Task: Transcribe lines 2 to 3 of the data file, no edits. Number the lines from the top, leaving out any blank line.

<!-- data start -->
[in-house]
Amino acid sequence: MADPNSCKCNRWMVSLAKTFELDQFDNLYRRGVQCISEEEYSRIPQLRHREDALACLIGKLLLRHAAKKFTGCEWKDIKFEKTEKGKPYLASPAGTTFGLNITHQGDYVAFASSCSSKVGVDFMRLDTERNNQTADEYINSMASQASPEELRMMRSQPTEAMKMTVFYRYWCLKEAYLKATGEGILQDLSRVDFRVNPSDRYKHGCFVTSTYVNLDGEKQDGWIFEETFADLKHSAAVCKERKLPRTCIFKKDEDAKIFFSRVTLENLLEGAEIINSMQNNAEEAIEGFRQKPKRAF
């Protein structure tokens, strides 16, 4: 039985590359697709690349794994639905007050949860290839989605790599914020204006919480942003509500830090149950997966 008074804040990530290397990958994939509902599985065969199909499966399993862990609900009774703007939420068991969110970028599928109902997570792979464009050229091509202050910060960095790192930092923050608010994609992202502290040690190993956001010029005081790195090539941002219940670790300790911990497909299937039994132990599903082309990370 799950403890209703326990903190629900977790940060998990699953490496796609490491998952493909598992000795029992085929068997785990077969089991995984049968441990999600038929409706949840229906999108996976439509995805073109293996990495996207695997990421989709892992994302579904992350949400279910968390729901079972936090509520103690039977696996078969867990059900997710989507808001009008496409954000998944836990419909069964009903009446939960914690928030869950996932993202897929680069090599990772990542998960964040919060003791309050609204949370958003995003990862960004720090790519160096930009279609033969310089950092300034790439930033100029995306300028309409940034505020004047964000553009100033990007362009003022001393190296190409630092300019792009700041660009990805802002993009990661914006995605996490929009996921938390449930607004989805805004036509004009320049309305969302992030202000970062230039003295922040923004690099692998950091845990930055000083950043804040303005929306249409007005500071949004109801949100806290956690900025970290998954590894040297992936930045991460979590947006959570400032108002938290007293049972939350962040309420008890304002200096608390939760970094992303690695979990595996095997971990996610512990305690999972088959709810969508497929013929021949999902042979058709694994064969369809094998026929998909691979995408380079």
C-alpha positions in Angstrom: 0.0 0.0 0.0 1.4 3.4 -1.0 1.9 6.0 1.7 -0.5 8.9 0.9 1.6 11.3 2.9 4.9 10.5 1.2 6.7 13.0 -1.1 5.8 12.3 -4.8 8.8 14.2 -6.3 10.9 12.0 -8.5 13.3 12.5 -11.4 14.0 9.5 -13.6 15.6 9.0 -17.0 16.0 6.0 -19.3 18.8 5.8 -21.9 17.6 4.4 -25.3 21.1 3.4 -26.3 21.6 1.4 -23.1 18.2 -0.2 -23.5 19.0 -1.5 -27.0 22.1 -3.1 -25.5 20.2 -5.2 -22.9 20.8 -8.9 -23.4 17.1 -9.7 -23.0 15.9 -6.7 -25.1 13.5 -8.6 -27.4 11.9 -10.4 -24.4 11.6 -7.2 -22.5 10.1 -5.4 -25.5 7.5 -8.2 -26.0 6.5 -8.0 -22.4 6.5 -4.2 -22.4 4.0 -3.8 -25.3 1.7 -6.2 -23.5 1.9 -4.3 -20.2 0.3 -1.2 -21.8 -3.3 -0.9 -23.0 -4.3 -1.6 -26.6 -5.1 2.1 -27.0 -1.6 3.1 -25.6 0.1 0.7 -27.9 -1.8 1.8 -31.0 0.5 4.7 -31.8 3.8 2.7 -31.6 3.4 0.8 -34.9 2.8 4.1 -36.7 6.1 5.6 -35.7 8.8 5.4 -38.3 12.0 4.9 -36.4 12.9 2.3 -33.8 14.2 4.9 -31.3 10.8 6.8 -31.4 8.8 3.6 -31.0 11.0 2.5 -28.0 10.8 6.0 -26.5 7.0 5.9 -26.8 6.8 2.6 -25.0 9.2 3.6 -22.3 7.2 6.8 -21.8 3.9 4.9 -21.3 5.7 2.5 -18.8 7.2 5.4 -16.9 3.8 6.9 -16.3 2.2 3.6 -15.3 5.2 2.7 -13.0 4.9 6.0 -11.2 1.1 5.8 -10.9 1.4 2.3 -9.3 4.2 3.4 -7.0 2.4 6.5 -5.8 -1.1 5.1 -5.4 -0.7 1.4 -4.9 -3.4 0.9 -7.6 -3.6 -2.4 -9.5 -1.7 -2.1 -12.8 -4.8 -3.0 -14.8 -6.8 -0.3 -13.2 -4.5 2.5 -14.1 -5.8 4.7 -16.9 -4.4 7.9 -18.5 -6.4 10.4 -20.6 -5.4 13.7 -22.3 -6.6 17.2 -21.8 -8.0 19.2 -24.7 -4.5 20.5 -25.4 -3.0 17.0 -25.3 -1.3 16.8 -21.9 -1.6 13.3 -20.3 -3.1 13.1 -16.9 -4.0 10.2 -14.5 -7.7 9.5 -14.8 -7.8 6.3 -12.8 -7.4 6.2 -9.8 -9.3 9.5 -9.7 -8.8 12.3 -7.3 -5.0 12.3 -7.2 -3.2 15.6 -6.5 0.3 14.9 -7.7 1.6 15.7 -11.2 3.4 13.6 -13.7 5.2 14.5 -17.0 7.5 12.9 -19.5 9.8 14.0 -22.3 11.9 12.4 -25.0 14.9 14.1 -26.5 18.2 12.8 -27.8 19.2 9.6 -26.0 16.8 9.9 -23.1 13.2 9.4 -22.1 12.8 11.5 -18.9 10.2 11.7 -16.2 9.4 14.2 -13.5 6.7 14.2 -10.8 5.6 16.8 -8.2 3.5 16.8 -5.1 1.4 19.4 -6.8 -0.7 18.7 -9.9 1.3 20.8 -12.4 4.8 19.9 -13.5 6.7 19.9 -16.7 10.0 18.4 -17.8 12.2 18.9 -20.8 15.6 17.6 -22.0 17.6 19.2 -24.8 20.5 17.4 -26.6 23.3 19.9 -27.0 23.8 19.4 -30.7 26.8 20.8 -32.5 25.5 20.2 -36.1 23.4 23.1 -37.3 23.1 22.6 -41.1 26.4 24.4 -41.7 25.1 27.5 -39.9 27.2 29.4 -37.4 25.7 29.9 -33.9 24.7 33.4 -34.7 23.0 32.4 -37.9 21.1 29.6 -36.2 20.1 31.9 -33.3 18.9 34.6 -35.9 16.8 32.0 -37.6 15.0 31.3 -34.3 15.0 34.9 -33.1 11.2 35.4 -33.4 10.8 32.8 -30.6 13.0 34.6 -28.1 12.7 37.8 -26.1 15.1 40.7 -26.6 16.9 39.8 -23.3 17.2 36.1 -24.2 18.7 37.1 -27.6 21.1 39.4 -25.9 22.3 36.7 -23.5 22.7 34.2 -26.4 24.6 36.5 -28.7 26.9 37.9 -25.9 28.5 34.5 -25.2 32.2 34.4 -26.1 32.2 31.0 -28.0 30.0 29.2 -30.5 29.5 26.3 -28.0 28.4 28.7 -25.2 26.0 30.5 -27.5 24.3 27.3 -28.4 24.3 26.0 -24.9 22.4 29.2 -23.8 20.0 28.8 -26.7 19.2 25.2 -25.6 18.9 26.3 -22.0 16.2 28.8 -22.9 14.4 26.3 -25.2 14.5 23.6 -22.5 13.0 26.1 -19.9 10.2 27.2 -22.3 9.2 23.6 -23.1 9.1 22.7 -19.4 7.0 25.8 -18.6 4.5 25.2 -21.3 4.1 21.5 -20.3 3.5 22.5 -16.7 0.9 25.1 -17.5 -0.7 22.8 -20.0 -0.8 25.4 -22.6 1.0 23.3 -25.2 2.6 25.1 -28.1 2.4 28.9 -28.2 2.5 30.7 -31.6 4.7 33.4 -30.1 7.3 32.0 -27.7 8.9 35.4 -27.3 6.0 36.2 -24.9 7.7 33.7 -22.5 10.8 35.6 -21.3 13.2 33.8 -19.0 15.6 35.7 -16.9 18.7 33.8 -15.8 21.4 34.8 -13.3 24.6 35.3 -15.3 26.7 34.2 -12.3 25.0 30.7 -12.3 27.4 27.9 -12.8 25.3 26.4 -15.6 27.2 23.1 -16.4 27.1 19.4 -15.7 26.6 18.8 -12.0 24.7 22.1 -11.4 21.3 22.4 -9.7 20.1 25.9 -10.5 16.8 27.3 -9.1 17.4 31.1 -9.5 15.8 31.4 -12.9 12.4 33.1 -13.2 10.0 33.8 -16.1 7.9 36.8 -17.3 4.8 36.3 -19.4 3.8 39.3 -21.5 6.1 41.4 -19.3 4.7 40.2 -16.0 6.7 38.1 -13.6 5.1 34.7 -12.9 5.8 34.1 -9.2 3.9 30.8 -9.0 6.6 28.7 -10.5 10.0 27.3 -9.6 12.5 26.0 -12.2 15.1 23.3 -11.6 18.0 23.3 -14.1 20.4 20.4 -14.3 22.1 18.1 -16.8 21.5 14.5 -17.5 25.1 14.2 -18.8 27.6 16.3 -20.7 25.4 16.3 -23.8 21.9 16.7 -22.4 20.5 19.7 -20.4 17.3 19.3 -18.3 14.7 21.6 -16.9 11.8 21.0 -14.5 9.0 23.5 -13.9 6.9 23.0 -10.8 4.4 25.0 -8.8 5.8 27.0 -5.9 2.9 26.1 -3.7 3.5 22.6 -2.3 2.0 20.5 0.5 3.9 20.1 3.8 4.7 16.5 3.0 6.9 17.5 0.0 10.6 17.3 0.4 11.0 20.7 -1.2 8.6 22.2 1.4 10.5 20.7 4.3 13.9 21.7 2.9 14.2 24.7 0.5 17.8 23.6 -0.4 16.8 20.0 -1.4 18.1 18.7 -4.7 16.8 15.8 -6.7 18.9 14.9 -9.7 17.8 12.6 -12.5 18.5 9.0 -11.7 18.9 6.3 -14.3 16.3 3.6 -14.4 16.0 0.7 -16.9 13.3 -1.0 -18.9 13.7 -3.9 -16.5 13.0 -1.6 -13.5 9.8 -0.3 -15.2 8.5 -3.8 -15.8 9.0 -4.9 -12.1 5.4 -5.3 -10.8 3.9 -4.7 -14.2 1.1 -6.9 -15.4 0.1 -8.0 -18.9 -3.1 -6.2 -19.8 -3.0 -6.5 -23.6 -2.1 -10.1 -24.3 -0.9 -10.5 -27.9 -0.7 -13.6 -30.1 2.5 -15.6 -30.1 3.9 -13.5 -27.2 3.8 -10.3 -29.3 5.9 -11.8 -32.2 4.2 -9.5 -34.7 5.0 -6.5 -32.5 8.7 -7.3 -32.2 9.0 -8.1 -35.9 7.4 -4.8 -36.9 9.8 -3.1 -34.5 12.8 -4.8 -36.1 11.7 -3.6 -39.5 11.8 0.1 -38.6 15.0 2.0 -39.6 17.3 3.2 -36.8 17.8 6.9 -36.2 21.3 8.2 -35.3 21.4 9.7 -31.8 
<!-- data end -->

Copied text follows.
Amino acid sequence: MADPNSCKCNRWMVSLAKTFELDQFDNLYRRGVQCISEEEYSRIPQLRHREDALACLIGKLLLRHAAKKFTGCEWKDIKFEKTEKGKPYLASPAGTTFGLNITHQGDYVAFASSCSSKVGVDFMRLDTERNNQTADEYINSMASQASPEELRMMRSQPTEAMKMTVFYRYWCLKEAYLKATGEGILQDLSRVDFRVNPSDRYKHGCFVTSTYVNLDGEKQDGWIFEETFADLKHSAAVCKERKLPRTCIFKKDEDAKIFFSRVTLENLLEGAEIINSMQNNAEEAIEGFRQKPKRAF
């Protein structure tokens, strides 16, 4: 039985590359697709690349794994639905007050949860290839989605790599914020204006919480942003509500830090149950997966 008074804040990530290397990958994939509902599985065969199909499966399993862990609900009774703007939420068991969110970028599928109902997570792979464009050229091509202050910060960095790192930092923050608010994609992202502290040690190993956001010029005081790195090539941002219940670790300790911990497909299937039994132990599903082309990370 799950403890209703326990903190629900977790940060998990699953490496796609490491998952493909598992000795029992085929068997785990077969089991995984049968441990999600038929409706949840229906999108996976439509995805073109293996990495996207695997990421989709892992994302579904992350949400279910968390729901079972936090509520103690039977696996078969867990059900997710989507808001009008496409954000998944836990419909069964009903009446939960914690928030869950996932993202897929680069090599990772990542998960964040919060003791309050609204949370958003995003990862960004720090790519160096930009279609033969310089950092300034790439930033100029995306300028309409940034505020004047964000553009100033990007362009003022001393190296190409630092300019792009700041660009990805802002993009990661914006995605996490929009996921938390449930607004989805805004036509004009320049309305969302992030202000970062230039003295922040923004690099692998950091845990930055000083950043804040303005929306249409007005500071949004109801949100806290956690900025970290998954590894040297992936930045991460979590947006959570400032108002938290007293049972939350962040309420008890304002200096608390939760970094992303690695979990595996095997971990996610512990305690999972088959709810969508497929013929021949999902042979058709694994064969369809094998026929998909691979995408380079």